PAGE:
'Bobrauschenbergamerica' might sound like it'll be a biographical play about the renowned American painter, Bob Rauschenberg, but director Anne Bogart assured over the phone from Manhattan that it's not. Although the production from the Manhattan-based SITI Company plays with the idea of the painter as a screenwriter instead of an artist, you wouldn't have to know who Rauschenberg is at all (despite the fact that he's an icon) to enjoy the performance. However imbued this play is with his aesthetic and spirit of fun, he didn't actually have any input into the process.
This production vividly takes to task the camaraderie between art forms. Playwright Charles Mee said in a statement about the performance, "[Rauschenberg] makes art by picking stuff off the street - rejected stuff, junk - and puts those things into paintings and sculpturesSo I imagined a piece inspired by the same spirit - an assemblage of disparate stuff that feels like living in America"
Like Rauschenberg's collages, the show is a mlange of characters and culture. I love the anonymous and humorous cast that emerges from a capsule of recognizable eras (from the 1950s to today, a timeline that reflects Rauschenberg's prominence) with a trucker, the so-called everyman "Bob's Mom," a woman named Bikini, a scientist, a dancer, a bum and a woman who's always in or out of love. The time periods don't pass chronologically but are blended together in song and dance.
Studded with stars and stripes - the flag-painted set is seasoned with poetry from Allen Ginsberg, William S. Burroughs, Walt Whitman and others.
Director Anne Bogart praised Rauschenberg as the first artist to incorporate detritus into his artwork. Naturally the performance uses a lot of objects just as irreverently.
"The show is just a lot of fun. It's critical of America but also celebrates who we are, given all of our faults," she said.
Rauschenberg really explored the meaning of freedom and proved that it's not just dogma, Bogart added.
So how did the master himself react when he saw the show? Bogart said that the now wheelchair-bound artist just smiled beatifically during throughout the performance.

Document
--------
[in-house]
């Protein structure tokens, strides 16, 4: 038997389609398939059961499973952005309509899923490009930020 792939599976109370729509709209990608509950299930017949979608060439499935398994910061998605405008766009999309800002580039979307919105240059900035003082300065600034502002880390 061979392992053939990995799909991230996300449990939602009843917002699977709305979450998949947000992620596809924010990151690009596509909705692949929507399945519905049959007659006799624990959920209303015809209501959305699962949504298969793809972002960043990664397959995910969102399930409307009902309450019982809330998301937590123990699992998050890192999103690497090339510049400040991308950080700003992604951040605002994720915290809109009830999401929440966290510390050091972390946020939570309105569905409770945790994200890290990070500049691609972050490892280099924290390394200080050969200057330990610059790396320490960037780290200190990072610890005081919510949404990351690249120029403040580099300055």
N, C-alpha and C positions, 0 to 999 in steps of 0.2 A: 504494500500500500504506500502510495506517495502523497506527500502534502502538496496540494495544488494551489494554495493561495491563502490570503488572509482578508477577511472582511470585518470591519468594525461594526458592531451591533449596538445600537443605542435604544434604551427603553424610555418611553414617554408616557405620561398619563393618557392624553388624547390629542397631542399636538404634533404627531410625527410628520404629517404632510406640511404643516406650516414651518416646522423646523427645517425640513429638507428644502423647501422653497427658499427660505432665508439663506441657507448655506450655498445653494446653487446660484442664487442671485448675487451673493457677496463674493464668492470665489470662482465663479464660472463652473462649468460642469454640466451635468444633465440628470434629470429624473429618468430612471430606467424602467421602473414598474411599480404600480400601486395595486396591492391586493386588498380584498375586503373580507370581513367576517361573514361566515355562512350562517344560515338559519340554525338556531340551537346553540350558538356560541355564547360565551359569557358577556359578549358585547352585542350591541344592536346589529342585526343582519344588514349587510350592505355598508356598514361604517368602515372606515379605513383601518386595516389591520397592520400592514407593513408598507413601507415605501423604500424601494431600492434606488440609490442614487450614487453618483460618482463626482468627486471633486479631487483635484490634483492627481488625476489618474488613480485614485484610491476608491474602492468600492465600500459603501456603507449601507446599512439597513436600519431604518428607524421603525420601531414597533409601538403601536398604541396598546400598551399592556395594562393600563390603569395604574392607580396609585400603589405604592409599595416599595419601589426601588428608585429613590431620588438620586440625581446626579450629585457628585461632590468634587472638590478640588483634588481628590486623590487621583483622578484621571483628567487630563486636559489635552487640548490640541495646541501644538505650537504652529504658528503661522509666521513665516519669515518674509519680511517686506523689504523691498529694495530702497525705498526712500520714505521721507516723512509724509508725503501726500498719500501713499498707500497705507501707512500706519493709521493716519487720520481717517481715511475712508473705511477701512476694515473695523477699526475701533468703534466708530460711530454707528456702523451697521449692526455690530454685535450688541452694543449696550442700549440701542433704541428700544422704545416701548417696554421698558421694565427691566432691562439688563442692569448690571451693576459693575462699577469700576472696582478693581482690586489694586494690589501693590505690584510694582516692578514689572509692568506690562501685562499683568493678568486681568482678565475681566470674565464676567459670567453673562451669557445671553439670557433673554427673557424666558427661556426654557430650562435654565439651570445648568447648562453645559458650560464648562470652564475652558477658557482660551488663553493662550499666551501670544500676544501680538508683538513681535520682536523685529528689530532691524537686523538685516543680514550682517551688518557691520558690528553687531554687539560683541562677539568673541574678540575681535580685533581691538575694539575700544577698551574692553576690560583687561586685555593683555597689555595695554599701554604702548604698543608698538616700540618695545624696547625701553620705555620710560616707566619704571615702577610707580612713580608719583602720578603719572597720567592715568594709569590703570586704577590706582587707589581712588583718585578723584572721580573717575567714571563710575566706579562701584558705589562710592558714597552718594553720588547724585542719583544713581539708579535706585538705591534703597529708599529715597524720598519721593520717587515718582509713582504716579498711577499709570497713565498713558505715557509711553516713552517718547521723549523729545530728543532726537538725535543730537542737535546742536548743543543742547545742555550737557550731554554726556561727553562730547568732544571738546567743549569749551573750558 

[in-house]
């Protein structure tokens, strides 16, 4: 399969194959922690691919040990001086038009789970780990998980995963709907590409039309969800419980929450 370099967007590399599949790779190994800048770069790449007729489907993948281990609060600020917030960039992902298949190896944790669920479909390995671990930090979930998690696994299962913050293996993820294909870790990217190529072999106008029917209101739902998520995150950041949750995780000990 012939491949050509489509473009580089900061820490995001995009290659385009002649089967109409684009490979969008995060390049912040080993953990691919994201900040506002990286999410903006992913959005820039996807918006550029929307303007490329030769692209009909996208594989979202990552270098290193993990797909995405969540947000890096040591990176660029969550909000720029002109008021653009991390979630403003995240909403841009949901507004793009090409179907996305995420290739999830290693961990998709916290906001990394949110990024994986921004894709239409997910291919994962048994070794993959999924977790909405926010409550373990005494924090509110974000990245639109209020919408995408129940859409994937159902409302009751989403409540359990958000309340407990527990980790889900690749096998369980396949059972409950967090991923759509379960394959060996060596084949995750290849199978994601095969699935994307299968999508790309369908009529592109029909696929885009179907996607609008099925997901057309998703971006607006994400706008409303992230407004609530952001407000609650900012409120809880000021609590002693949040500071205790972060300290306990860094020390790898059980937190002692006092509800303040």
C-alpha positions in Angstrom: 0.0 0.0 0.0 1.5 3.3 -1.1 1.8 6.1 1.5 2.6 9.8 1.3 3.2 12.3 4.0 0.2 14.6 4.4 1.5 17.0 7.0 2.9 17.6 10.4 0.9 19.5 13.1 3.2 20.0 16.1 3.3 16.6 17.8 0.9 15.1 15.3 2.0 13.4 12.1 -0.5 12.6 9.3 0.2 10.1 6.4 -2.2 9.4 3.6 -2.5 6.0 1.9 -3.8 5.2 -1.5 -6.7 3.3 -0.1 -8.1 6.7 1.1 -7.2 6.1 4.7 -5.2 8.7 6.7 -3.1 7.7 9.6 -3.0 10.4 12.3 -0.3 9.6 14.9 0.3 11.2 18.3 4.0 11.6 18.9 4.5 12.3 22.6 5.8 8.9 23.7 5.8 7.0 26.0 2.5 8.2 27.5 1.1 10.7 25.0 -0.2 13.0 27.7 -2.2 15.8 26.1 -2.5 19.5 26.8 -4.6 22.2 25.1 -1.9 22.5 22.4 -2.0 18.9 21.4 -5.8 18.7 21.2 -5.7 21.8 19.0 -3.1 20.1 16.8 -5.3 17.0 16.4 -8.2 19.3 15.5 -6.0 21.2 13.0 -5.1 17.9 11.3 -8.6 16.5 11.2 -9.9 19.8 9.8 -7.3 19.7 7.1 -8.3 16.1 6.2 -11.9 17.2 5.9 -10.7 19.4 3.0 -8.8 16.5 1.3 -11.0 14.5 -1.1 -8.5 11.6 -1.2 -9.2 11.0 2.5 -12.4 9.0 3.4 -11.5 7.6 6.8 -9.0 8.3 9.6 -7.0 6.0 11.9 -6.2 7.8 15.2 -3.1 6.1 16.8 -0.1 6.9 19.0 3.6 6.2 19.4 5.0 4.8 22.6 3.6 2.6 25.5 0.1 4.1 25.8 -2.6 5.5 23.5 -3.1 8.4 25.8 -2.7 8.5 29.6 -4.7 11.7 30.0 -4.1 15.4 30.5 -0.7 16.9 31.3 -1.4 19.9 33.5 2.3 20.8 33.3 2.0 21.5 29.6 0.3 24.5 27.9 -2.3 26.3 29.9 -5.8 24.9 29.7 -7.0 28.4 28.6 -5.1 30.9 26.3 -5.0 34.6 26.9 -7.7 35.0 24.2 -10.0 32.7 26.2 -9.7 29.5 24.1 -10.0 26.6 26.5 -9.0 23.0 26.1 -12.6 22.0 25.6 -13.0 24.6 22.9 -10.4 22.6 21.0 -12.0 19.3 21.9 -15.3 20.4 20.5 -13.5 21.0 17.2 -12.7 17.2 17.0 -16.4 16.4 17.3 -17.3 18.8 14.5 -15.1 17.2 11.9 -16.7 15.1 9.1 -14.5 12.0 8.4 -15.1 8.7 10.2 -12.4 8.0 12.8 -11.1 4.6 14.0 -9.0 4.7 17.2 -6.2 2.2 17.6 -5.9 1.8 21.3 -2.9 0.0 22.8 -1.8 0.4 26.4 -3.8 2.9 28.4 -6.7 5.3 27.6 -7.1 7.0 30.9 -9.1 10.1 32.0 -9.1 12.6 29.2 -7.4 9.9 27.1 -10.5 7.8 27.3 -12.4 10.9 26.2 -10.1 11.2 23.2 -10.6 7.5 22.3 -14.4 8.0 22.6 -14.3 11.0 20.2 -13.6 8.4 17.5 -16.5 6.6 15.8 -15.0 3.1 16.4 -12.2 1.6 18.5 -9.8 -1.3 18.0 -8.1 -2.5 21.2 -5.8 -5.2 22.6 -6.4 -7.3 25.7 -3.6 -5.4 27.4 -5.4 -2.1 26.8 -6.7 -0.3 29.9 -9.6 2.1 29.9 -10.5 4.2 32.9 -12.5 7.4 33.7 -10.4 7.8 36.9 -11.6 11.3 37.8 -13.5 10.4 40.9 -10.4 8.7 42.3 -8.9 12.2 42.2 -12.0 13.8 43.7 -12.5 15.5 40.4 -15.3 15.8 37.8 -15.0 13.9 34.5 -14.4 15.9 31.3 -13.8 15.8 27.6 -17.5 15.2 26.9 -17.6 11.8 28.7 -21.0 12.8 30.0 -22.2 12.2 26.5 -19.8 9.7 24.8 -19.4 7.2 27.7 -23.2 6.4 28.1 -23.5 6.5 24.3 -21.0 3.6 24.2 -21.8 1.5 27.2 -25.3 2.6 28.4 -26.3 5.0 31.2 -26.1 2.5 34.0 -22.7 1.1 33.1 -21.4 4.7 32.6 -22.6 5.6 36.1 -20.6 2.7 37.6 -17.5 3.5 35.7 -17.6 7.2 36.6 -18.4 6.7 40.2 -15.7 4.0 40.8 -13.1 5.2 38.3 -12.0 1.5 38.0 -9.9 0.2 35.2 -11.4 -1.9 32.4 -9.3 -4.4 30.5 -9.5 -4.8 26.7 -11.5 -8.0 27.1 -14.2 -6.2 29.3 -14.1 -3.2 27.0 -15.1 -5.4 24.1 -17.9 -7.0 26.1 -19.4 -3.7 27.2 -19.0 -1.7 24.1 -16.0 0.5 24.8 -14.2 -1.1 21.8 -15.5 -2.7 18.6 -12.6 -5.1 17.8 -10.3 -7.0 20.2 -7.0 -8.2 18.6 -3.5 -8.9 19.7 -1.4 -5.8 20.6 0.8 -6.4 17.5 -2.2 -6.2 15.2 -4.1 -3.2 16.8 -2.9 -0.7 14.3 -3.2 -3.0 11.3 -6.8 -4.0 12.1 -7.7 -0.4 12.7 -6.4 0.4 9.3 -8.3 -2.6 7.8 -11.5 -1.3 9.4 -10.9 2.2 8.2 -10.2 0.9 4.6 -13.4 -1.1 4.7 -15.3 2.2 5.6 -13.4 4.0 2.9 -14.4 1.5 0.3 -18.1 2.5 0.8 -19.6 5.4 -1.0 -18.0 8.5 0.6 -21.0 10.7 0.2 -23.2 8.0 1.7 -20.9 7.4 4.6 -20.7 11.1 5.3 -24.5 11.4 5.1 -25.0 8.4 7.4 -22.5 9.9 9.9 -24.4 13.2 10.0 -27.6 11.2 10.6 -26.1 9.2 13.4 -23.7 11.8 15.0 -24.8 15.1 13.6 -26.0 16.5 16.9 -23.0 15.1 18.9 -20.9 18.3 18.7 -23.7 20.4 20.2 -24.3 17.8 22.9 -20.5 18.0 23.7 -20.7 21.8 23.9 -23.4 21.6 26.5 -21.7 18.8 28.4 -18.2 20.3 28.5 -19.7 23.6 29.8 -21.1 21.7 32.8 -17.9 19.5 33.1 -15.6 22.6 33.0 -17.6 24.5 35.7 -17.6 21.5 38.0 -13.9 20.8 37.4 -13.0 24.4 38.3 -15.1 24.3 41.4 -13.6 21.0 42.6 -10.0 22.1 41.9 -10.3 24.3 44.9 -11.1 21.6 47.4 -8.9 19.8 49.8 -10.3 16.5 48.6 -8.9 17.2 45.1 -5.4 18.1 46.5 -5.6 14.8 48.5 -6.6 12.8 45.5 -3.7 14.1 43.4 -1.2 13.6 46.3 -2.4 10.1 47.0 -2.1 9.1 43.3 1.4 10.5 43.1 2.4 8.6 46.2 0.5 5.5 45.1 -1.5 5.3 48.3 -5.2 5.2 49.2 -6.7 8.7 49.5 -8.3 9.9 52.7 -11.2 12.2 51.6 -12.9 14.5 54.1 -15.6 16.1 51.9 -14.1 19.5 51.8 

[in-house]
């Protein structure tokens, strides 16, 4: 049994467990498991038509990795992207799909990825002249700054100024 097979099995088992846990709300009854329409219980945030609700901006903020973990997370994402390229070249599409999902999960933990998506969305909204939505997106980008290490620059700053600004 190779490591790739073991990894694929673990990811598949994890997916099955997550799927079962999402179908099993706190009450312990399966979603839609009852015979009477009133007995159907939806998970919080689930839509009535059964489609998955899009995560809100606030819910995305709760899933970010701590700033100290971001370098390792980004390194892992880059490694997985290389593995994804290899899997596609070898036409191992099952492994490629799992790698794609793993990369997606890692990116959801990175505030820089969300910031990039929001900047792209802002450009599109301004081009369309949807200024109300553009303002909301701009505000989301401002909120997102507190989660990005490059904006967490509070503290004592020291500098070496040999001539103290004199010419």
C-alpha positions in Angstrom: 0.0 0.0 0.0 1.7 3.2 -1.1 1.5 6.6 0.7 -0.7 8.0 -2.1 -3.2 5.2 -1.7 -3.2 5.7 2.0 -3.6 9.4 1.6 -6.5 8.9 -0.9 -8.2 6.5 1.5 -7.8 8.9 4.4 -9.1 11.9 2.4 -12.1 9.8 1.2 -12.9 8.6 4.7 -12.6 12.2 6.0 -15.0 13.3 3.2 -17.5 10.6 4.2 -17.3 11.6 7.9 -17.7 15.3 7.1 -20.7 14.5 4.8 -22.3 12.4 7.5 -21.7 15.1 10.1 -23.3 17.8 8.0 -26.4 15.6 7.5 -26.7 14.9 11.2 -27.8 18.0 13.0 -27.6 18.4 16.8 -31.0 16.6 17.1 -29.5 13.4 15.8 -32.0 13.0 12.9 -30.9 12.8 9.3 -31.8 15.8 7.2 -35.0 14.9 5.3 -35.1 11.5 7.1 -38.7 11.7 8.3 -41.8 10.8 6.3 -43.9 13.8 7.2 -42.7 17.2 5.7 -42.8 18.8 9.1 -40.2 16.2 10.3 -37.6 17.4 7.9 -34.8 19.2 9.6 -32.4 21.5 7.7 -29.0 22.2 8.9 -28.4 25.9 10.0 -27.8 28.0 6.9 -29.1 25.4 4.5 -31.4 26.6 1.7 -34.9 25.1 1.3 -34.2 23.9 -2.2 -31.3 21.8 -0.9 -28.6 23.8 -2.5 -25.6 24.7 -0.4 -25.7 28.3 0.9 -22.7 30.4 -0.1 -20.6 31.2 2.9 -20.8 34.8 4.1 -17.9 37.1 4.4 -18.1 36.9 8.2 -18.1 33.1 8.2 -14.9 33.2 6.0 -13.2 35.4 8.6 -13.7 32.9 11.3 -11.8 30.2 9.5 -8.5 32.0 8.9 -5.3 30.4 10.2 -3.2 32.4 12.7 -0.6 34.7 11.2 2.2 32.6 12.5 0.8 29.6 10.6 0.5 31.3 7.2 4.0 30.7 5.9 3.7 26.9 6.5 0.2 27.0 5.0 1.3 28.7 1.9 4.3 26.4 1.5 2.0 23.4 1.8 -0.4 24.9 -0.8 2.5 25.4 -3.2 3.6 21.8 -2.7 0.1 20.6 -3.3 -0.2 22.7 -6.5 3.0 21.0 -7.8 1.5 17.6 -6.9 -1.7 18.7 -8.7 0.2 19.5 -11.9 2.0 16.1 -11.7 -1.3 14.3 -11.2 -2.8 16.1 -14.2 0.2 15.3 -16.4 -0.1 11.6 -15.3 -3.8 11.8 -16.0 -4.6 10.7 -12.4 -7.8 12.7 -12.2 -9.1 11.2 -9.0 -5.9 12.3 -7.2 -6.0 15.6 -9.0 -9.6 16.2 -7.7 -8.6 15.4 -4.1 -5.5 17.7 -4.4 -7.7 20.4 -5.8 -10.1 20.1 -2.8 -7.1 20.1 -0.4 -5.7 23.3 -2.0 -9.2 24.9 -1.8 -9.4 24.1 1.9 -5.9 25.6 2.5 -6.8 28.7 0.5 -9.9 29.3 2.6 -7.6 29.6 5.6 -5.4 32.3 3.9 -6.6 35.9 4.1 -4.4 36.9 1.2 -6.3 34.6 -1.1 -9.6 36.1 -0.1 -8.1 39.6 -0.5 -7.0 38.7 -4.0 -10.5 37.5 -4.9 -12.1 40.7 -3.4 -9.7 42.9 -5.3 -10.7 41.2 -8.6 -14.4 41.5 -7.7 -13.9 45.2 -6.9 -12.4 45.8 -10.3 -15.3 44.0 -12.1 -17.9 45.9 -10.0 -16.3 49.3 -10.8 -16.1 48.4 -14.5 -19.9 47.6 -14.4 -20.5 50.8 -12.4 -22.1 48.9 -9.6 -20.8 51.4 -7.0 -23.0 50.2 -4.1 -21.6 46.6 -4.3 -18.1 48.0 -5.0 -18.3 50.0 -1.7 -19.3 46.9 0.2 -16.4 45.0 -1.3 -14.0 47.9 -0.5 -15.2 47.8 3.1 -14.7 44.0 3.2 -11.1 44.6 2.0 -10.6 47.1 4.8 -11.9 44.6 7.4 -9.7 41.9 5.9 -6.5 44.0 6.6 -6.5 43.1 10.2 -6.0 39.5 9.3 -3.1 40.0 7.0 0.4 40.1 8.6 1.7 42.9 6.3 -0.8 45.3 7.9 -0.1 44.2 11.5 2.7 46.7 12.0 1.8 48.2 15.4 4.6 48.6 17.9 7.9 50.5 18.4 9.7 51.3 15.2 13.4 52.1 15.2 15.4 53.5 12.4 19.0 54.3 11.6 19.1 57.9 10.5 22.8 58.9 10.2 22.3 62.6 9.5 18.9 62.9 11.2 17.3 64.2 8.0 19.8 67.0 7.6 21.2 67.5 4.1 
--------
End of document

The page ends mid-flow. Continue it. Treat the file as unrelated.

- Tu-Sa May 3-7; Tu-Sa 8 p.m.
William and Nadine McGuire Theater, 1750 Hennepin Ave. S.
Kathleen Waterloo and Barbara Kreft know the value of imperfection. That is, their paintings are characterized by varying thin and thick strokes that don't mean to be perfect. Although Kreft's paintings in particular might seem pixelated, her playful works aren't sharp-edged like digital images are - nor are they mean to be.
Both display their disdain for computer-generated images; they do everything freehand. Lines are fuzzy and somewhat irregular so that we can recognize their personal gesture in the work, and they don't shy away from drips.
Waterloo and Kreft apply the paint in a similar fashion as well, building up lots of layers so that some of the older ones peer through the surface.
Yet Waterloo and Kreft imagine very different things. Ribbons of pasty paint bond color together in Waterloo's encaustic paintings that are made by applying heat to the surface to fuse the colors with wax. Her Chicago-looking grids are kind of Mondrian, reminiscent of his famous "Broadway Boogie Woogie" that simplifies buildings and streets down to abstract lines and blocks. Her palette, too, is reminiscent of a time of bowler hats and bobbed hair.
Kreft's brush is much lighter than Waterloo's. She paints translucent layers over Persian rug designs that she copies without any guides. Kreft just casually looks at pages in a book.
After brushing layers over her intricate designs, she dabs pearls of paint and square blocks so that they overlap the deliberately faded rug patterns. In one piece, she even shows what might be described as rug burn. This push-pull pattern creates watery and vast-seeming oases.
- Tu-Sa thru June 3; Tu-F 10 a.m.-4 p.m.,
Sa 11 a.m.-4 p.m.
Circa Gallery, 1637 Hennepin Ave. S.